Sunday, October 6, 2013

170. Connections

As many times as we have talked about it, C.W. still uses my computer while I’m sleeping. I wouldn’t mind if he used it for research, but inevitably I receive these strange deliveries after one of his sessions.

By the way, does anyone know what a person might do with a used milking machine? I mean a person who doesn’t own a single cow?

But back to the matter at hand, I heard him giggling this morning and went in to see what might be up. There sat a sixteen-year old boy with oversized spectacles laughing and punching keys.

“Loookit, Big Dope,” he said. “your species just cracks me up. They are, like, weird and I’m like, about to roll on the floor.”

I needed coffee.

“No, seriously,” he said. “Are you, like, incapable of linking spots so that contact is established?”

“Connecting the dots?”

“Do you know that you, like, have an annoying habit of repeating things I say?”

As I made coffee, I slowly counted to ten. “And what dots have we not connected this time?”

“I’m, like looking at your ‘Visage Page’ and …”

“My Fa…, oh never mind. So what do you see?”

“Like weird stuff. Lookit. Here’s a woman and she’s, like, angry about people on welfare, and I’m like, ‘Are you kidding me?’ and she’s, like, ‘No, I’m serious They should be left to starve.’ and I’m like, look at where you live, and she’s like, ‘what difference does that make?’ and I’m like, you live in one of those ‘color of snow aviation cities.’”

“Stop for a moment,” I said. He did and I poured myself a cup of coffee. “A color of … do you mean a ‘white-flight’ city?”

“Like, there you go again.”

“When is the last time you had your translator adjusted?”

He ignored me. “Lookit,” he said. “She, like, drives 30 miles into the provider city each day to work.”


“Who does she, like, think pays for the highway lanes she uses?”

“I dunno. The Koch Brothers?”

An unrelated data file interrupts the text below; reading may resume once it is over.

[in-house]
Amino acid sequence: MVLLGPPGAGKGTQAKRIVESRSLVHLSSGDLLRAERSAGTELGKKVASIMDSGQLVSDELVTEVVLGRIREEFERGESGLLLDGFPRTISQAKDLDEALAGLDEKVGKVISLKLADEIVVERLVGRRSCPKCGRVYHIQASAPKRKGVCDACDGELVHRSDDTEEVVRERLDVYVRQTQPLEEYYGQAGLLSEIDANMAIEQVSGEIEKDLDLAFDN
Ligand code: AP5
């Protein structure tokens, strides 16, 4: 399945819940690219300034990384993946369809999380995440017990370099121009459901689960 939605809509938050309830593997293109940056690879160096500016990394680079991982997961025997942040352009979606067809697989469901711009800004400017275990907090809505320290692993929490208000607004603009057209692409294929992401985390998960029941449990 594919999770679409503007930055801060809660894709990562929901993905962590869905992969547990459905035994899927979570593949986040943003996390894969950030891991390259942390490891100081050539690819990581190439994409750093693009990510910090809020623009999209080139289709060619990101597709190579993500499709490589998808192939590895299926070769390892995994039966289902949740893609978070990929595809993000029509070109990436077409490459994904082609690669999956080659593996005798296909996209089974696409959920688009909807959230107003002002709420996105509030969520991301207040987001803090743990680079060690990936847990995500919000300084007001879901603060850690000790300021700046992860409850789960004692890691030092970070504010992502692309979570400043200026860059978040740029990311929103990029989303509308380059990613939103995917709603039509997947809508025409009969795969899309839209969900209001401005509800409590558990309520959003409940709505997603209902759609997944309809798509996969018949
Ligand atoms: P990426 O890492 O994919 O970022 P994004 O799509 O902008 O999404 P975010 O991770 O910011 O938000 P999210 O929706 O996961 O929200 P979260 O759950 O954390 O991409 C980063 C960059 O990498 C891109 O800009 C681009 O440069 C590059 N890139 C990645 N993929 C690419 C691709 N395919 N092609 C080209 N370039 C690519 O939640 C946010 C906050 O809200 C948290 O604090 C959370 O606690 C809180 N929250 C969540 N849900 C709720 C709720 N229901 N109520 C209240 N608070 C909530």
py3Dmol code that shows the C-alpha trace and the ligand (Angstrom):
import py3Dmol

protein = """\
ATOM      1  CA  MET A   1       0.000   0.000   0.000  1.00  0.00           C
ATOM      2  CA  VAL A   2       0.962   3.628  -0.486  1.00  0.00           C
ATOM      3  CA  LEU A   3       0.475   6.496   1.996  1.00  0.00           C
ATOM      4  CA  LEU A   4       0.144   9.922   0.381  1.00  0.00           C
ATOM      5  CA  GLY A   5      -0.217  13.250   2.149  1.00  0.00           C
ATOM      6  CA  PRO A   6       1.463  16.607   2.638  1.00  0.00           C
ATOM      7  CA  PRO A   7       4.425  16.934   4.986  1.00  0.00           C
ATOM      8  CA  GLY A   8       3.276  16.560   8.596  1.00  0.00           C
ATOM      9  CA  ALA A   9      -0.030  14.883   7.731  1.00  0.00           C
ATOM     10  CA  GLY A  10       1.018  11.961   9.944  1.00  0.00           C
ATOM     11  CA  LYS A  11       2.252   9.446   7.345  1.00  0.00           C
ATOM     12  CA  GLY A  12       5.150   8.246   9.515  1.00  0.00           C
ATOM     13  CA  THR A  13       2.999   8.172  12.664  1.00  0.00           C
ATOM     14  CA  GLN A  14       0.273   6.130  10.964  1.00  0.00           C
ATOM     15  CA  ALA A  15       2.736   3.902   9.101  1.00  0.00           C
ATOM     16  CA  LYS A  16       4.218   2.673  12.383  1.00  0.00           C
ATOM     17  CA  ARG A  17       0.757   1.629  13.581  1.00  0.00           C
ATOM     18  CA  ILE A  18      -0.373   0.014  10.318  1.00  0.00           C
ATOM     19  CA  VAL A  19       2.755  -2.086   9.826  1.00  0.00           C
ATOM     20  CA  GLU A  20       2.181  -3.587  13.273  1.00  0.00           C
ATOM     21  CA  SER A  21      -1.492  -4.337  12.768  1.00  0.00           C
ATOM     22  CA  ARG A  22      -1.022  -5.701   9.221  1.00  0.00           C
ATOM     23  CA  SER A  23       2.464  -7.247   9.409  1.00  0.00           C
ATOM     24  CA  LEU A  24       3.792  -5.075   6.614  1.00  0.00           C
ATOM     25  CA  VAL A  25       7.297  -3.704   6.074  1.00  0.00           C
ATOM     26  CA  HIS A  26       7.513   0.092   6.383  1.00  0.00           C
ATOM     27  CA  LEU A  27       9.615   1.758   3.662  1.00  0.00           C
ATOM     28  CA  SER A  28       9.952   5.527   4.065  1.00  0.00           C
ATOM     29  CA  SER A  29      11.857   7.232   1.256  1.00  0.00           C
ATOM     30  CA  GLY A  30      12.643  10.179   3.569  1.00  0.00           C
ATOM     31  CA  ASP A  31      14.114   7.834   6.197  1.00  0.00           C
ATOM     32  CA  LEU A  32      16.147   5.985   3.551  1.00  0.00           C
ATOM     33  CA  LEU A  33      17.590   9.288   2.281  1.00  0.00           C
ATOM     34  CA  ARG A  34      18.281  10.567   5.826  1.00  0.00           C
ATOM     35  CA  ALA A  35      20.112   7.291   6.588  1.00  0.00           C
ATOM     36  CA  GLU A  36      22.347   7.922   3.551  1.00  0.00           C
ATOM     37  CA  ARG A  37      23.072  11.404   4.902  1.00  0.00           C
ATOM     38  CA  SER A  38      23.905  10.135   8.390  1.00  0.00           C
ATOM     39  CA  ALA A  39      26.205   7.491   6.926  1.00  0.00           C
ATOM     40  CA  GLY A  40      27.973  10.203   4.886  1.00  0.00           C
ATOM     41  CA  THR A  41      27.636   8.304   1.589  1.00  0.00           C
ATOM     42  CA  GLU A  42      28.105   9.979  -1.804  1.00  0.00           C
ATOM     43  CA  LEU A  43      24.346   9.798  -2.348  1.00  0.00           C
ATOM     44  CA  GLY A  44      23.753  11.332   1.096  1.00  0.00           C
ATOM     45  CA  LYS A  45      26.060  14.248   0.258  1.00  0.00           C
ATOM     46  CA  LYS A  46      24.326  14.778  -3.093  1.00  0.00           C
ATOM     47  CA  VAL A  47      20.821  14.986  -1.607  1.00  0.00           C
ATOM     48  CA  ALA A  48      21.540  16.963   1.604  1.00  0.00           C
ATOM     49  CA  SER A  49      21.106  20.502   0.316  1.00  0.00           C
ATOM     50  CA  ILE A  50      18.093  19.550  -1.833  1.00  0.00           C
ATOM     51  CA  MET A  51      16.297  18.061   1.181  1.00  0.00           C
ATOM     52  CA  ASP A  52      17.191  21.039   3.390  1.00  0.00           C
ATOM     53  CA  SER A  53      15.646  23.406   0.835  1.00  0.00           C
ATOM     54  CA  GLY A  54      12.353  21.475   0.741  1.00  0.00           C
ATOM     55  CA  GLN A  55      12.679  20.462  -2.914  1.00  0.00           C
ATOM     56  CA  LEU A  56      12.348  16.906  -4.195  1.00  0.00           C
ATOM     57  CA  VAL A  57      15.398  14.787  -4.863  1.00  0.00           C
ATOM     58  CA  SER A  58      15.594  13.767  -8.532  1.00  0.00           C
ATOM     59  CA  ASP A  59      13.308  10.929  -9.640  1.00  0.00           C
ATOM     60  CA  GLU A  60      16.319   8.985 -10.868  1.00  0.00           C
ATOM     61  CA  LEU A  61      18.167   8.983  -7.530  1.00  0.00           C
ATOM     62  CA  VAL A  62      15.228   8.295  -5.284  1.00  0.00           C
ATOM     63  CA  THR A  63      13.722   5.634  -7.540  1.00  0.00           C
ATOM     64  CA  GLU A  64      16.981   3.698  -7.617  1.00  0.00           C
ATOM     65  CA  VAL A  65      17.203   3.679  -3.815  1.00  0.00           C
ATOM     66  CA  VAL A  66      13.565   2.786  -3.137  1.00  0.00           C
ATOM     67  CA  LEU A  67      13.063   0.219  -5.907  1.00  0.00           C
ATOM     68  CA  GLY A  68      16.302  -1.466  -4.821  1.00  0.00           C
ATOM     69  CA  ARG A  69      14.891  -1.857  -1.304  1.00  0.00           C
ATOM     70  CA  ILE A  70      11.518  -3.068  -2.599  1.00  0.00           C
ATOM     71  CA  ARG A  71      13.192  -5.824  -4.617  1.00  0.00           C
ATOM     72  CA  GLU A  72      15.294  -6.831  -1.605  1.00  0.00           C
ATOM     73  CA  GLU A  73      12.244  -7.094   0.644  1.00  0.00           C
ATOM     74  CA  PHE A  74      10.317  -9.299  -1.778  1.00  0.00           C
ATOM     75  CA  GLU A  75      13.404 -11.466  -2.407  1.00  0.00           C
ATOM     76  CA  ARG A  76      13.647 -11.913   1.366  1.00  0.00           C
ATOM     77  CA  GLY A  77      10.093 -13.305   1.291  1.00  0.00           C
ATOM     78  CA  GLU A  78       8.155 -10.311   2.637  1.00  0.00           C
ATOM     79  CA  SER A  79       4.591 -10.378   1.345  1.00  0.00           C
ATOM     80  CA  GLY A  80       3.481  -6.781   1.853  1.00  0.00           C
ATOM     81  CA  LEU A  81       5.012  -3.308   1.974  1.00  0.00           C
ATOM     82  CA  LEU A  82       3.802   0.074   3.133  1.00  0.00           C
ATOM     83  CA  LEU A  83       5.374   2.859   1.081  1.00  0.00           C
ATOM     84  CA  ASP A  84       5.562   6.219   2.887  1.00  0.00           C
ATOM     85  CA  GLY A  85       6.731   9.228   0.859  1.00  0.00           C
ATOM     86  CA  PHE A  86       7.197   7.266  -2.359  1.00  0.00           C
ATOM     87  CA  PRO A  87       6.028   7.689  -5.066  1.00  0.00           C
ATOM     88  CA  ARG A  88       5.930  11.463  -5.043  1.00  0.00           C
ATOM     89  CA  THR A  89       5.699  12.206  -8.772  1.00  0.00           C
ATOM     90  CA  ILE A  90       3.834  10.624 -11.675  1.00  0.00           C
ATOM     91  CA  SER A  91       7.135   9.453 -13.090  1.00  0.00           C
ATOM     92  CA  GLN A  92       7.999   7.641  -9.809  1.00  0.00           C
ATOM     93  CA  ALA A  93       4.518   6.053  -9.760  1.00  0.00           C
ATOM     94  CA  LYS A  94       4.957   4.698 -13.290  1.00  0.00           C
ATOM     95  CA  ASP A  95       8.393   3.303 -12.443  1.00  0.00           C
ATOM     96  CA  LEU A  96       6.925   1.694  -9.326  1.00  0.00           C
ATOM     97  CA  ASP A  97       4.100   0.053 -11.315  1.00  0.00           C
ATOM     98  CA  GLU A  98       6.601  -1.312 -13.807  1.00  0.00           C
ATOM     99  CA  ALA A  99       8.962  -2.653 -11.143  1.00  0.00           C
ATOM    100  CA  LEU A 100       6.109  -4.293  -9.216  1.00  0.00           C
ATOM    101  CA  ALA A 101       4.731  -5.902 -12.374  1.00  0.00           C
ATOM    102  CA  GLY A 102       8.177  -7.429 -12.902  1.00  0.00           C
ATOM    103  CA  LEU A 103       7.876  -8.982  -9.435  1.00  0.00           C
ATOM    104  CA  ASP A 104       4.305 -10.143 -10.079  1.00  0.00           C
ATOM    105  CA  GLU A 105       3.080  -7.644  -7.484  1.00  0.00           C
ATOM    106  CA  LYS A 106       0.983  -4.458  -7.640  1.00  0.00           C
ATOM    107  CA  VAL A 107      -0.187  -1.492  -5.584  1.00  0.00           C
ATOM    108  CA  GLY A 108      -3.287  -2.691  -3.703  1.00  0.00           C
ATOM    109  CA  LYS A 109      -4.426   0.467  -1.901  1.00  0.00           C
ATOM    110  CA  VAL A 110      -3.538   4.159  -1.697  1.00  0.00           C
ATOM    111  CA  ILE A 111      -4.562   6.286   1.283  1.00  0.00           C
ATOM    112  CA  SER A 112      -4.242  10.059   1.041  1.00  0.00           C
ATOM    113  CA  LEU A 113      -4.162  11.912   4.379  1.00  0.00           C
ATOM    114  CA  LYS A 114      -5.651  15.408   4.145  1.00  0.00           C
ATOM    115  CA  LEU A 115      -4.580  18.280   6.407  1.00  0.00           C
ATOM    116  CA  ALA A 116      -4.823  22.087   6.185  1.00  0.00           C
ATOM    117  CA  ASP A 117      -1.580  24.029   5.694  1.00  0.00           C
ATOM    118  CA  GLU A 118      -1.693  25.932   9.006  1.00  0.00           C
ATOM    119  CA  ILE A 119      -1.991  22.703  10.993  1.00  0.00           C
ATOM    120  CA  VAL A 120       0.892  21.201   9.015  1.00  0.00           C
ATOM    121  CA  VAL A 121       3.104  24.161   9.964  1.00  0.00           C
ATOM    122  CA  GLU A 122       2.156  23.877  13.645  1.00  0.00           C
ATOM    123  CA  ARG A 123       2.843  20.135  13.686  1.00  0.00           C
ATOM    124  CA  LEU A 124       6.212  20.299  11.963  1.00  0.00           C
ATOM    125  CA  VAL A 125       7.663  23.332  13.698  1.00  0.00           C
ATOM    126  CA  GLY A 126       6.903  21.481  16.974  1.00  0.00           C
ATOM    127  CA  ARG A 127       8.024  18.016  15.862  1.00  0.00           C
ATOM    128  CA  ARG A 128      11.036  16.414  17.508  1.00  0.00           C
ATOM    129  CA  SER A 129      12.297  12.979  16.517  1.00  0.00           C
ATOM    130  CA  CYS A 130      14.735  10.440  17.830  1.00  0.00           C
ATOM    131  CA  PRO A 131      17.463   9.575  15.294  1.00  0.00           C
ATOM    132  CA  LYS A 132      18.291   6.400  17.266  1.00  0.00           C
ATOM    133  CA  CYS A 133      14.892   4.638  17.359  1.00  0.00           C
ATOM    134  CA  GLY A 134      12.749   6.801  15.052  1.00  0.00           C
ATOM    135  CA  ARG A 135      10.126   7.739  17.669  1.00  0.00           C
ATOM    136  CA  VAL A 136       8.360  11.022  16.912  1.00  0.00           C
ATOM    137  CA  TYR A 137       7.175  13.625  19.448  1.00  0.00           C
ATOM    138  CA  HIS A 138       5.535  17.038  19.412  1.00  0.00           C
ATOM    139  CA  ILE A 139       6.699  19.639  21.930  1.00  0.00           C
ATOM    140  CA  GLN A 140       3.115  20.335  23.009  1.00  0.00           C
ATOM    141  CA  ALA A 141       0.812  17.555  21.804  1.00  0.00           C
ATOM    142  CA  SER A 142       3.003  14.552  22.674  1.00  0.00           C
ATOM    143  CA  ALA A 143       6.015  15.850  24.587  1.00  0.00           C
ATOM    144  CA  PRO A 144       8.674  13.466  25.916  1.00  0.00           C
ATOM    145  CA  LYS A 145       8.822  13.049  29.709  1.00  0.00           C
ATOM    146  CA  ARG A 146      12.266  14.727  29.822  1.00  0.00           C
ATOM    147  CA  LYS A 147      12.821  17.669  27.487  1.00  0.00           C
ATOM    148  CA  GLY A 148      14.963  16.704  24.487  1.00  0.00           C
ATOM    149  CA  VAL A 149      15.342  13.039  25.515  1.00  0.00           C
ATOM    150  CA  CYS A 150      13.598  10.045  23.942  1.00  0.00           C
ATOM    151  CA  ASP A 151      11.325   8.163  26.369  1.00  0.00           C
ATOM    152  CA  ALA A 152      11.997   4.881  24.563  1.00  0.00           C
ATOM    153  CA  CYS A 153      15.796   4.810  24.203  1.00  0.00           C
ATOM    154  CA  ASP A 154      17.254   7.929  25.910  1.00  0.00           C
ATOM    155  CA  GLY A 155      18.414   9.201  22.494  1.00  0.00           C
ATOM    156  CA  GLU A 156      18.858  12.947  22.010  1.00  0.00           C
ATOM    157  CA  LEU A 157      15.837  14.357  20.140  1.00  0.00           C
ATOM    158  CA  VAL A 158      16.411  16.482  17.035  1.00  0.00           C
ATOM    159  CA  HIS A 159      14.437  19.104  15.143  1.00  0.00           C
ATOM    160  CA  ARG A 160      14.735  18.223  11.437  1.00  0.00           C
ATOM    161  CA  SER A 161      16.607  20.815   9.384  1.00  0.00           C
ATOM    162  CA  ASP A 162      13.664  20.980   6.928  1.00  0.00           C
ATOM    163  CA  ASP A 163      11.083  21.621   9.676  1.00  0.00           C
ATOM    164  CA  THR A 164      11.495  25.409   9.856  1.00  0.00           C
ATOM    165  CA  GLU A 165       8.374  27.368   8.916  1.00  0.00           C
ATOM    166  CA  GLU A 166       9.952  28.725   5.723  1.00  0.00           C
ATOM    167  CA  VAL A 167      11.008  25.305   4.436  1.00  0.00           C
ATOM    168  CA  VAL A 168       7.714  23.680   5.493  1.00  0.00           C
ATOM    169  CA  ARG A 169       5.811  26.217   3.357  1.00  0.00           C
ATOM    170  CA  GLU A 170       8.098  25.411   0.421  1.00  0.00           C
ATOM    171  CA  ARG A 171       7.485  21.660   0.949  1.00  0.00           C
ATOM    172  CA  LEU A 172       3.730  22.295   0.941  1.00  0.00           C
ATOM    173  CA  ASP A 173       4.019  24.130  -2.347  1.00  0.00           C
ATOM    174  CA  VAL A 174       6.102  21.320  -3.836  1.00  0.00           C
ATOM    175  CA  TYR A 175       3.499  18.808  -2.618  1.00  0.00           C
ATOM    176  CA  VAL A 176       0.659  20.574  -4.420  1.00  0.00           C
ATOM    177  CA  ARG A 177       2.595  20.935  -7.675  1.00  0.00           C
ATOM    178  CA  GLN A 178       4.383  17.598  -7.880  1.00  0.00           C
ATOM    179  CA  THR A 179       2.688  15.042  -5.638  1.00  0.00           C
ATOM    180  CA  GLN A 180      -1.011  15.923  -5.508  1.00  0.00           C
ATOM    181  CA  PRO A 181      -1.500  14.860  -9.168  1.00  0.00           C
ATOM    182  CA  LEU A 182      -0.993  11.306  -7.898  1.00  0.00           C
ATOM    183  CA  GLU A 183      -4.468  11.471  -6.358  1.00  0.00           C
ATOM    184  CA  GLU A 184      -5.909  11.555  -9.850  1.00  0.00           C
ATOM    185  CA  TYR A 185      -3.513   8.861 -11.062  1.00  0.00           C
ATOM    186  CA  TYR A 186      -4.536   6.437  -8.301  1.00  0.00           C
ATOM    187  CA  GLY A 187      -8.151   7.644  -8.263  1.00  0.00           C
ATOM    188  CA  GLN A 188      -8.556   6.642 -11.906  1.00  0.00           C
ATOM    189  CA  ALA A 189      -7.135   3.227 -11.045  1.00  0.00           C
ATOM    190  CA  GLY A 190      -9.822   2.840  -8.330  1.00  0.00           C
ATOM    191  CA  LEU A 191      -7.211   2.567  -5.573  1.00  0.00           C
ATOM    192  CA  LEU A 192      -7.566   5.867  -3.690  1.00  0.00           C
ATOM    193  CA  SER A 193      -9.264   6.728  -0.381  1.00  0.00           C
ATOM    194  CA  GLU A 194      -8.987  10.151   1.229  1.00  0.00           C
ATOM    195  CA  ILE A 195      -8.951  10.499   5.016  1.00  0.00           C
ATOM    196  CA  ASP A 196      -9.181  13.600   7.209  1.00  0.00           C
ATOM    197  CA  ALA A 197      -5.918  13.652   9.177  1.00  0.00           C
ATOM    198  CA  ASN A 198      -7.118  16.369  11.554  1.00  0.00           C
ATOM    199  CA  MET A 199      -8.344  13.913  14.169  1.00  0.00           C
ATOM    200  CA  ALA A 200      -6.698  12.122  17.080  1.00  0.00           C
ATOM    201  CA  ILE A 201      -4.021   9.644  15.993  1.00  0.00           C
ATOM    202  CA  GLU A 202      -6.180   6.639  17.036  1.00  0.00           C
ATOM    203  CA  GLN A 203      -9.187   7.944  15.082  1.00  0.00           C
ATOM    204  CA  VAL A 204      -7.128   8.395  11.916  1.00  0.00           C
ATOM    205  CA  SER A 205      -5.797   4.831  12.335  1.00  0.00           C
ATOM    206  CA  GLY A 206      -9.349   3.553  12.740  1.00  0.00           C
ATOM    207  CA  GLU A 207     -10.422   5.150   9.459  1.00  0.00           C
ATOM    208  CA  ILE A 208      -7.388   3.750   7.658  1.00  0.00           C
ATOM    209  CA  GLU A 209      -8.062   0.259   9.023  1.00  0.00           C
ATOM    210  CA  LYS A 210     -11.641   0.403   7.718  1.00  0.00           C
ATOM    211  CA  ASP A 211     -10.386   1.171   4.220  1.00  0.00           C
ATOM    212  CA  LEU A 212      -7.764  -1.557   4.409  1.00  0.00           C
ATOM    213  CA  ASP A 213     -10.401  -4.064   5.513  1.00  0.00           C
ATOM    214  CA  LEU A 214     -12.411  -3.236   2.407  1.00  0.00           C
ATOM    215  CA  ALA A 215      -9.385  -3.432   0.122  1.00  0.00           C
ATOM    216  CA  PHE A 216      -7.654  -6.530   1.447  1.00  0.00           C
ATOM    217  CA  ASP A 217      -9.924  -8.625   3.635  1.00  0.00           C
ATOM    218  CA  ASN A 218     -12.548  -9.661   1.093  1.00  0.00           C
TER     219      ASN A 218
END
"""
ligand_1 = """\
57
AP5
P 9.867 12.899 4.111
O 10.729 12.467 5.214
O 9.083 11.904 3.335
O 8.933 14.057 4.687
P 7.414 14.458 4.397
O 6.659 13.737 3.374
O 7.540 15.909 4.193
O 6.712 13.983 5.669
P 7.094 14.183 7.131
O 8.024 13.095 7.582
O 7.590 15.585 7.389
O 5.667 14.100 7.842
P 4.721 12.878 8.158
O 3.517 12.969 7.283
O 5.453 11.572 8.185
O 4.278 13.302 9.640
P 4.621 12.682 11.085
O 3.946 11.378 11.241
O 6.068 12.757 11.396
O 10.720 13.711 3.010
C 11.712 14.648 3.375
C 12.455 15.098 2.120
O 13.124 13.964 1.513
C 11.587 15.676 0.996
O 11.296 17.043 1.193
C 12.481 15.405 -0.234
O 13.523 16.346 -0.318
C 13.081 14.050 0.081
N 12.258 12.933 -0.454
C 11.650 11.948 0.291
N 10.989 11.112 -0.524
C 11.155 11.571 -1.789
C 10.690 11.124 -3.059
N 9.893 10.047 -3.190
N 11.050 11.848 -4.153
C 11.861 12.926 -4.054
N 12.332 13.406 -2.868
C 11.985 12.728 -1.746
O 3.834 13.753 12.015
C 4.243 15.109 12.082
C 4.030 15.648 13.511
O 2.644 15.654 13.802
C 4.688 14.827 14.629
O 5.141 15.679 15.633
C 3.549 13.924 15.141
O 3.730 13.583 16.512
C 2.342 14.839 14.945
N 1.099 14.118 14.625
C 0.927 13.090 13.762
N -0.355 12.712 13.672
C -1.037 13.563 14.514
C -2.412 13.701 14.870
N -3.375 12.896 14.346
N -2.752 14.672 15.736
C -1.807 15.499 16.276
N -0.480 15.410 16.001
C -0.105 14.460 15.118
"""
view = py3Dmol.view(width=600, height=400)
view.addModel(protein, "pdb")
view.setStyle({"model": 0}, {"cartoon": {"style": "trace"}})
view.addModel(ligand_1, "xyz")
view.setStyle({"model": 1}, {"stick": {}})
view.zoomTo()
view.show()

“You make the spontaneous sounds and movements of the face and body that are the instinctive expressions of lively amusement and sometimes also of contempt or derision at me, but I am serious,” he said.

“I’m not laughing at you.”

“You, like, are too.”

“Okay,” I said. “Who builds the highways that allow her to escape reality?”

“Your state uses the sales tax partly to build commuter highway lanes,” he said. “So some of the cost is, like, paid by the least of those among you when they buy winter clothes for their kids.”

“You do have a point,” I said.

“In exact terms, without vagueness,” he said.

Sometimes I think you lack the ability to
analyze a situation and address it logically. - C.W.
“Yes, precisely. By the way, would you have them check your Galactic Universal Translator?”

“My GUT?

“In exact terms,” I said.

“Why?” he said. “I’m not sick.” He typed on the keyboard. “Now here’s a man, and he is a senator, who says that we don’t, like, need national health care since we can simply drop those lacking sufficient money to live at a standard considered comfortable or normal in a society, like, off at the nearest emergency room for their health care needs.”

“You can drop me off with them.”

“Like, what?” he said.

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